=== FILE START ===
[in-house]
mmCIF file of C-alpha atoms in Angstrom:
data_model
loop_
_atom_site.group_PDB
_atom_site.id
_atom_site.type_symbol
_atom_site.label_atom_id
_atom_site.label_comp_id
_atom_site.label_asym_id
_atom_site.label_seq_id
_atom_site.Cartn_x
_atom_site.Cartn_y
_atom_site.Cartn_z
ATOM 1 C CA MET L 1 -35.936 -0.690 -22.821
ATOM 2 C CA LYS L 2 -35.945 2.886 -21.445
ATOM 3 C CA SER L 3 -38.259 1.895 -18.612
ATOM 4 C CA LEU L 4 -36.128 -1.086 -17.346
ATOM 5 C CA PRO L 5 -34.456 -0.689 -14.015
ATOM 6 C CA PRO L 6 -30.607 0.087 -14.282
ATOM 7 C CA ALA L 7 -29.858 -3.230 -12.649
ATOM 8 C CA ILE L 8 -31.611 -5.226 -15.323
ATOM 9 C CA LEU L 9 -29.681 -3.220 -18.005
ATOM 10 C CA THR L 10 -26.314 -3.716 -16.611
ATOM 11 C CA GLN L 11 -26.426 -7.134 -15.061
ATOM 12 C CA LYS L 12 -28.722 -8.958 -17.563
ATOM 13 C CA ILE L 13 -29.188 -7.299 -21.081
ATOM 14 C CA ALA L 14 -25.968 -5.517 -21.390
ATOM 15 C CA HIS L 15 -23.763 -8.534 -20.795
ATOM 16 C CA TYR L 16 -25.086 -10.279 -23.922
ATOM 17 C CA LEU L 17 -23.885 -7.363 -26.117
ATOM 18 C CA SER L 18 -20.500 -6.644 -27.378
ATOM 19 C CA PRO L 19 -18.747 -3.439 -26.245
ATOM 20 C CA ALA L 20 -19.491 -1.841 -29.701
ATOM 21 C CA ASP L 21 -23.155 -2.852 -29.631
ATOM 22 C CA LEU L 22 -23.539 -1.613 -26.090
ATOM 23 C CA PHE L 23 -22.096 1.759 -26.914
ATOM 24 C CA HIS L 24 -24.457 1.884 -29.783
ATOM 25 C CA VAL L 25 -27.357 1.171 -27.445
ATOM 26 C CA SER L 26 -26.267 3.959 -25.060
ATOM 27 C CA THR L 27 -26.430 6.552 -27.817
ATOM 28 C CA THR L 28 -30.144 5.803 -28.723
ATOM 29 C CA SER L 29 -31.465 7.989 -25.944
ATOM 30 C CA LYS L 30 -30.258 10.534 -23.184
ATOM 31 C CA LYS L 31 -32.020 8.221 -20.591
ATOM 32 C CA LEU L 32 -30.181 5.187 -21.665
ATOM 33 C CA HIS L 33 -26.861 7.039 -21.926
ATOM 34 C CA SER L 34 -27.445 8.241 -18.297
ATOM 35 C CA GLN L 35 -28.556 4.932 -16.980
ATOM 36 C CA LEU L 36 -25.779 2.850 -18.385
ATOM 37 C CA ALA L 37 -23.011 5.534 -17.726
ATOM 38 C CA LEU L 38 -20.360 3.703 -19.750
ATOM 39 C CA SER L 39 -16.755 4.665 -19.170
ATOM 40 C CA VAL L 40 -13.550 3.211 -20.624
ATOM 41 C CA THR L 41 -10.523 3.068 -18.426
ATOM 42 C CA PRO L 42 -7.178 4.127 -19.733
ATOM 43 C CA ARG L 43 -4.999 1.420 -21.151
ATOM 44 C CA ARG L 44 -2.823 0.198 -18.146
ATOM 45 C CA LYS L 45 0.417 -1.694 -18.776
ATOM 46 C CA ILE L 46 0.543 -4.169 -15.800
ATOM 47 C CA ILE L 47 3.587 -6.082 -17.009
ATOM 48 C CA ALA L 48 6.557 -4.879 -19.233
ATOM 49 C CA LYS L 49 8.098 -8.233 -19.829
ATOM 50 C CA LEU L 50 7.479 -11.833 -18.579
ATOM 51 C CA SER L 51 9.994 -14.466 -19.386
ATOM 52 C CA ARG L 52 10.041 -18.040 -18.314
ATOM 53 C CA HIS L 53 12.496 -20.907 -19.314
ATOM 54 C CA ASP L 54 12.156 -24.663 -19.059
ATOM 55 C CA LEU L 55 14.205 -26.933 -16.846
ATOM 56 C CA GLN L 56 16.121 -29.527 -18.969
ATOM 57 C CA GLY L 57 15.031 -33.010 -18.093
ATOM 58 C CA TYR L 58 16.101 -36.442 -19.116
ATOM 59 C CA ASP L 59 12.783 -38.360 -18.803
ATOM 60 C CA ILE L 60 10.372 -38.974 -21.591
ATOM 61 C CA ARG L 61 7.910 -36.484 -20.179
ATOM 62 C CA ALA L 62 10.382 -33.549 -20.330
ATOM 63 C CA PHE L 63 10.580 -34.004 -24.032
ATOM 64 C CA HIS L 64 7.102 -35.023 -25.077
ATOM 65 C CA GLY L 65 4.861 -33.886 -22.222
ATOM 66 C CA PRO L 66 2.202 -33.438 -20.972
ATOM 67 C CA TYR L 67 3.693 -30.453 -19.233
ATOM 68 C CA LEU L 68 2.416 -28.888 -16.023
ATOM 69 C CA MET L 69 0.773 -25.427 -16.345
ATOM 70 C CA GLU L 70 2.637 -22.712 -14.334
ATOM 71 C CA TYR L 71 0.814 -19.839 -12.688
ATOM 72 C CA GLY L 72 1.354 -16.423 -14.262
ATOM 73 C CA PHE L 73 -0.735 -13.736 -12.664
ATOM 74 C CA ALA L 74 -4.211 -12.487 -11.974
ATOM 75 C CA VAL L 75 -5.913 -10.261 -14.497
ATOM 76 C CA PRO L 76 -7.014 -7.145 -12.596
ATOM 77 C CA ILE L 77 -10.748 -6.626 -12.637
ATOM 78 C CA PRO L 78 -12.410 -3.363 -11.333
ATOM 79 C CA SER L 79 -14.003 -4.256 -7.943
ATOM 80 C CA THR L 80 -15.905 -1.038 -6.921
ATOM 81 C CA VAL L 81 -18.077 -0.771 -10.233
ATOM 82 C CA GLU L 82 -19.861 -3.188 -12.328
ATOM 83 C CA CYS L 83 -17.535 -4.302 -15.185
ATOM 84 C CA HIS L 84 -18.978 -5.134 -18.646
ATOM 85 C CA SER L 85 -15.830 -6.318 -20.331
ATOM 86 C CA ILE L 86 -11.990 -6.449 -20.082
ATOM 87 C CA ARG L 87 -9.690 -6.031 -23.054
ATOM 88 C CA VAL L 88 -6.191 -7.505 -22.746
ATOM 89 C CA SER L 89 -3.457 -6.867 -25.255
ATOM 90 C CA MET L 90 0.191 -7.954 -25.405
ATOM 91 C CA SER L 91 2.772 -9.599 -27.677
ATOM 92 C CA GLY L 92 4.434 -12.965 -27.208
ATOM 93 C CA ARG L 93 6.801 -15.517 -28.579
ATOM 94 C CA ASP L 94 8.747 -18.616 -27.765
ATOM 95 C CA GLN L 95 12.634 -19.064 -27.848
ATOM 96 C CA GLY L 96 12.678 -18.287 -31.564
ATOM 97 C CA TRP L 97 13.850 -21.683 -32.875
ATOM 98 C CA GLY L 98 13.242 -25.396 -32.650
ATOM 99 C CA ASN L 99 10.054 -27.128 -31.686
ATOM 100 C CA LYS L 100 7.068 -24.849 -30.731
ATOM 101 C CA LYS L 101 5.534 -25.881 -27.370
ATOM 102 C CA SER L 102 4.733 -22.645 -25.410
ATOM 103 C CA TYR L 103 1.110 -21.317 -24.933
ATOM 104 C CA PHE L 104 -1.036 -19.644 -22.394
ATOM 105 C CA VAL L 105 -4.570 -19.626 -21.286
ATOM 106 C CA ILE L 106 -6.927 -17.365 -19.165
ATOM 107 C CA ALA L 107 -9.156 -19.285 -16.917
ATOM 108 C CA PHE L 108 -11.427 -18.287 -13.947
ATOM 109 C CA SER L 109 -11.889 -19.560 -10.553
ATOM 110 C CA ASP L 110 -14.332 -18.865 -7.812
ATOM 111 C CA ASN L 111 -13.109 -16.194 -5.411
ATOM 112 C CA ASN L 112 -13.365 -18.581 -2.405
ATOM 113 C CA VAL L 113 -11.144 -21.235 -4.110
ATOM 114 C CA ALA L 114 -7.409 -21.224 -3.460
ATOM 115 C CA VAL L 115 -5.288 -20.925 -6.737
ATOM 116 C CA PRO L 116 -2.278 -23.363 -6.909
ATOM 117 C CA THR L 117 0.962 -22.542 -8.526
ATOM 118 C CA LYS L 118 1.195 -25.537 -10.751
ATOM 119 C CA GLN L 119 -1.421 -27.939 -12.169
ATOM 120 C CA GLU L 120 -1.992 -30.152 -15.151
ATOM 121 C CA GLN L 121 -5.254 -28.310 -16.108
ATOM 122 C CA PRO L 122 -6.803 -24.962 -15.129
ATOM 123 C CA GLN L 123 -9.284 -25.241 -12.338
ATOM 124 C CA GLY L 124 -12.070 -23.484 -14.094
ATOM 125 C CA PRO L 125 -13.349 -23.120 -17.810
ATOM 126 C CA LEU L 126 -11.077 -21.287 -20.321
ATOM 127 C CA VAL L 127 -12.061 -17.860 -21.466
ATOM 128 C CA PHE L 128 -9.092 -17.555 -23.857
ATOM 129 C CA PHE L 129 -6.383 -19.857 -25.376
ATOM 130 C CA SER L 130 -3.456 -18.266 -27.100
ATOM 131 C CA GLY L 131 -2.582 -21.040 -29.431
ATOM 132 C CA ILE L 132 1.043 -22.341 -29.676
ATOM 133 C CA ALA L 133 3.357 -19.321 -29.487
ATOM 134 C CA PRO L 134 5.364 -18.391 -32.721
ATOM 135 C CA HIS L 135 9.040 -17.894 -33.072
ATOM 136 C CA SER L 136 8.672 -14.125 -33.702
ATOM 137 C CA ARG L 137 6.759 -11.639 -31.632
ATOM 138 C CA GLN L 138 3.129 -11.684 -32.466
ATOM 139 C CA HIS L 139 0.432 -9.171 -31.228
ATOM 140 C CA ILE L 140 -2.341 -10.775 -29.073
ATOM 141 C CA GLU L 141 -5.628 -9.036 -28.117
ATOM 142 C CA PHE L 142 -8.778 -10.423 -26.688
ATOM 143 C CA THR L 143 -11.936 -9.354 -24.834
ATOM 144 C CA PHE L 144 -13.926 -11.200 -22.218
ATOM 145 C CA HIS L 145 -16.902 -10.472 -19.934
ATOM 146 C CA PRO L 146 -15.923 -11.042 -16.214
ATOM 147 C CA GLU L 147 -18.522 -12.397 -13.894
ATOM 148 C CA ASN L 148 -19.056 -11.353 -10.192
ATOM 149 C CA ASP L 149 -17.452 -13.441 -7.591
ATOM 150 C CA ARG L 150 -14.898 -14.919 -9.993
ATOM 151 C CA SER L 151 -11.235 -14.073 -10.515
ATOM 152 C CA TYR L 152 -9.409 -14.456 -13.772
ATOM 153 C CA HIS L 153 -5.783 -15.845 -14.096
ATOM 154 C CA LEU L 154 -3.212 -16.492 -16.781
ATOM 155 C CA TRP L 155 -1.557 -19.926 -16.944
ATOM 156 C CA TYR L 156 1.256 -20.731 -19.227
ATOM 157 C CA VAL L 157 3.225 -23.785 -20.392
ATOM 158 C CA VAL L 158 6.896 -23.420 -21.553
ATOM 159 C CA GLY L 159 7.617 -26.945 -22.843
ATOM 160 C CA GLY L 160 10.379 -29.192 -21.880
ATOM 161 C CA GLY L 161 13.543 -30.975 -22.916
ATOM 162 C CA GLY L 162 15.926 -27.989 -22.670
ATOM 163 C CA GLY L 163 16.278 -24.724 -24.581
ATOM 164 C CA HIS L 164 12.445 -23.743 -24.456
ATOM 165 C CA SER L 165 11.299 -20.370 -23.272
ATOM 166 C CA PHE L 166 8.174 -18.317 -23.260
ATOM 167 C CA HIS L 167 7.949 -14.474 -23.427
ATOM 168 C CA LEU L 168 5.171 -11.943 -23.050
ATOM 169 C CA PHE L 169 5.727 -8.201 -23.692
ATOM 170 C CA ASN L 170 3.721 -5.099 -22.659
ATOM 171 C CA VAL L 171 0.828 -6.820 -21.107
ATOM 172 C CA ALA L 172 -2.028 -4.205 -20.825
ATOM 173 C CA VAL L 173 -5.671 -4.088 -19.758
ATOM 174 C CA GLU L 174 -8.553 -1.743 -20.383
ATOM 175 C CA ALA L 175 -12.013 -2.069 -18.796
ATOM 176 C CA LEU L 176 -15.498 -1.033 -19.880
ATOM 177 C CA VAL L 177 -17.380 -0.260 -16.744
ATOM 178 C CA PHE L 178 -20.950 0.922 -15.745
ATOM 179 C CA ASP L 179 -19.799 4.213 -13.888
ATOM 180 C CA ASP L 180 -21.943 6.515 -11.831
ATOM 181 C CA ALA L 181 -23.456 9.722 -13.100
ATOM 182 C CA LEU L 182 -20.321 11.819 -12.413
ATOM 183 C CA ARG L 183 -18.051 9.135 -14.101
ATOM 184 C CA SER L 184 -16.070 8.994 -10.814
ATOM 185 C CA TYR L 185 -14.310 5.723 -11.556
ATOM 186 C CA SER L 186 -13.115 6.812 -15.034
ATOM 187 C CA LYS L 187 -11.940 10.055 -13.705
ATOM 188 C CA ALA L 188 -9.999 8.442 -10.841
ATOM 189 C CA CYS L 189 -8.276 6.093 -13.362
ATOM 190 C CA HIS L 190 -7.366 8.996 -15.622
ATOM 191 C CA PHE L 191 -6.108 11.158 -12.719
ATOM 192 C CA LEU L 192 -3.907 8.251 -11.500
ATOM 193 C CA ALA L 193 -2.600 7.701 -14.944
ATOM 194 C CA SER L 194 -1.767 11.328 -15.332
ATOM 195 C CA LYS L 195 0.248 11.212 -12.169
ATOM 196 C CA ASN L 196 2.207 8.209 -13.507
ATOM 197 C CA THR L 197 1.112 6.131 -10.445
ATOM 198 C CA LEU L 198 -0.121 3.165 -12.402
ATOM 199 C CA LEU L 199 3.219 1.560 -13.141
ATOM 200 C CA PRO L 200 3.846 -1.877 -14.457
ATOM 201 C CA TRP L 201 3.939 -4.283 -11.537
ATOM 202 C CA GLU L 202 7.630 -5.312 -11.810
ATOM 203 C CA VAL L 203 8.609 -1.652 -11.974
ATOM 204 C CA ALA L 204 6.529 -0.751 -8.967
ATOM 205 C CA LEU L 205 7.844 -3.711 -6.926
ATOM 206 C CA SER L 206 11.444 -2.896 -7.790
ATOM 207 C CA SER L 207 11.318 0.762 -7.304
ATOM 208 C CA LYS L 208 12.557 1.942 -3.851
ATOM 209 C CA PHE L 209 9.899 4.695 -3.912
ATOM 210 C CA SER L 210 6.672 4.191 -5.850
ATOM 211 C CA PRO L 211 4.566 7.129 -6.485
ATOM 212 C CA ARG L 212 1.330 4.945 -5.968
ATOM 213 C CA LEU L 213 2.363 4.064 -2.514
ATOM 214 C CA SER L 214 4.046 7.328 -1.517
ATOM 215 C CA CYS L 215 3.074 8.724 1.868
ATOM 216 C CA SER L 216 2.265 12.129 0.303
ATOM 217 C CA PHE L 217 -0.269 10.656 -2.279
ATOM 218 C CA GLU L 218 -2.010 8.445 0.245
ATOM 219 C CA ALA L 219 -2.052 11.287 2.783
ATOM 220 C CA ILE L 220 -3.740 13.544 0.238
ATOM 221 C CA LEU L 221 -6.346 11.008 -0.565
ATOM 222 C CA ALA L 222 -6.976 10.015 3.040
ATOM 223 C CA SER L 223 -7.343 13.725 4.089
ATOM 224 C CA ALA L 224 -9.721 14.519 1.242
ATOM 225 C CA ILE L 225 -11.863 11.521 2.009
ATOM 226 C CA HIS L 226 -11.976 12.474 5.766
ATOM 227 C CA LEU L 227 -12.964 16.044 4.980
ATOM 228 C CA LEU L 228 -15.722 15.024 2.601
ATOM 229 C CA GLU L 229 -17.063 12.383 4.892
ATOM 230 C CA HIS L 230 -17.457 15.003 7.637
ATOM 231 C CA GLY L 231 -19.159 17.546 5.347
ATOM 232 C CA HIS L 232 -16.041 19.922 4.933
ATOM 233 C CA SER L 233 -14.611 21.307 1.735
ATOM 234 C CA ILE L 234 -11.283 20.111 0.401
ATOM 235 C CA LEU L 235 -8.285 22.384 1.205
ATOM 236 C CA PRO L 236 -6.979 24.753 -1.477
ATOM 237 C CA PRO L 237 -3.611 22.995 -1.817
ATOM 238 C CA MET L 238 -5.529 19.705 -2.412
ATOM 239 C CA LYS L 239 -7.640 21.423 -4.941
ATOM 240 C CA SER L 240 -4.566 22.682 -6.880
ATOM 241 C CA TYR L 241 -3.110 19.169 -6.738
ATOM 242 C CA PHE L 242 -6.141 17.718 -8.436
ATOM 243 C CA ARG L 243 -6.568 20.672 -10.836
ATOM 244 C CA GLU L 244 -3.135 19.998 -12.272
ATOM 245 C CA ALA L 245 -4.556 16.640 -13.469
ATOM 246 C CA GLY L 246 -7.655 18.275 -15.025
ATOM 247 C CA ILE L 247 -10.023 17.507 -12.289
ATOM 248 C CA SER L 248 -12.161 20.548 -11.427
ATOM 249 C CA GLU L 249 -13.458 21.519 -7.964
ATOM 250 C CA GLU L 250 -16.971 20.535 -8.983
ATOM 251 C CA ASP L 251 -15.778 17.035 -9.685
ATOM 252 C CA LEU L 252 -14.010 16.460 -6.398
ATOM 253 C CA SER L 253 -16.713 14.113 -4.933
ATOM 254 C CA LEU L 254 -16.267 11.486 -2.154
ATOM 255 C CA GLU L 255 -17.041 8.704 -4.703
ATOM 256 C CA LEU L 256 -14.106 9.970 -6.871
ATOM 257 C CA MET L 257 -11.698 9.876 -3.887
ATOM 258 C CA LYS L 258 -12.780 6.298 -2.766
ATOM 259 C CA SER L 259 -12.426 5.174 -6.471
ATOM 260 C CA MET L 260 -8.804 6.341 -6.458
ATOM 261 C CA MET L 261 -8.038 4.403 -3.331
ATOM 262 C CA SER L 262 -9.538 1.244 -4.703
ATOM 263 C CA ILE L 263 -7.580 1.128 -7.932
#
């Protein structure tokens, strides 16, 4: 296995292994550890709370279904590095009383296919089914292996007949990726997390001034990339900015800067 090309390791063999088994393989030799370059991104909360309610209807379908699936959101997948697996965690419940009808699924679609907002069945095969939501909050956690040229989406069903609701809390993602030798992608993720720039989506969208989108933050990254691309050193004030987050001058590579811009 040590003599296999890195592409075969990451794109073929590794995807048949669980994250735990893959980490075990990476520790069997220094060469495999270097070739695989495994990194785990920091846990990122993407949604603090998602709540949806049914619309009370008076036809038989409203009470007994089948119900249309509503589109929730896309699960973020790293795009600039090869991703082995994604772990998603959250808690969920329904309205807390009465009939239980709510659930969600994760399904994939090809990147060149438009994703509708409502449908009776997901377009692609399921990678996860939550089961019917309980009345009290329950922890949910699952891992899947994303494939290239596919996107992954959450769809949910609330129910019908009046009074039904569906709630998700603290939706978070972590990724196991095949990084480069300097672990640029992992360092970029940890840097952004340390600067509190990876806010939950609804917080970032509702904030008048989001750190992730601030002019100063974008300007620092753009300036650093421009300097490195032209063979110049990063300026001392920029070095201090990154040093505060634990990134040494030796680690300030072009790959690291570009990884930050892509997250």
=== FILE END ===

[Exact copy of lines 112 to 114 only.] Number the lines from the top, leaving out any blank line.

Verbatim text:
ATOM 98 C CA GLY L 98 13.242 -25.396 -32.650
ATOM 99 C CA ASN L 99 10.054 -27.128 -31.686
ATOM 100 C CA LYS L 100 7.068 -24.849 -30.731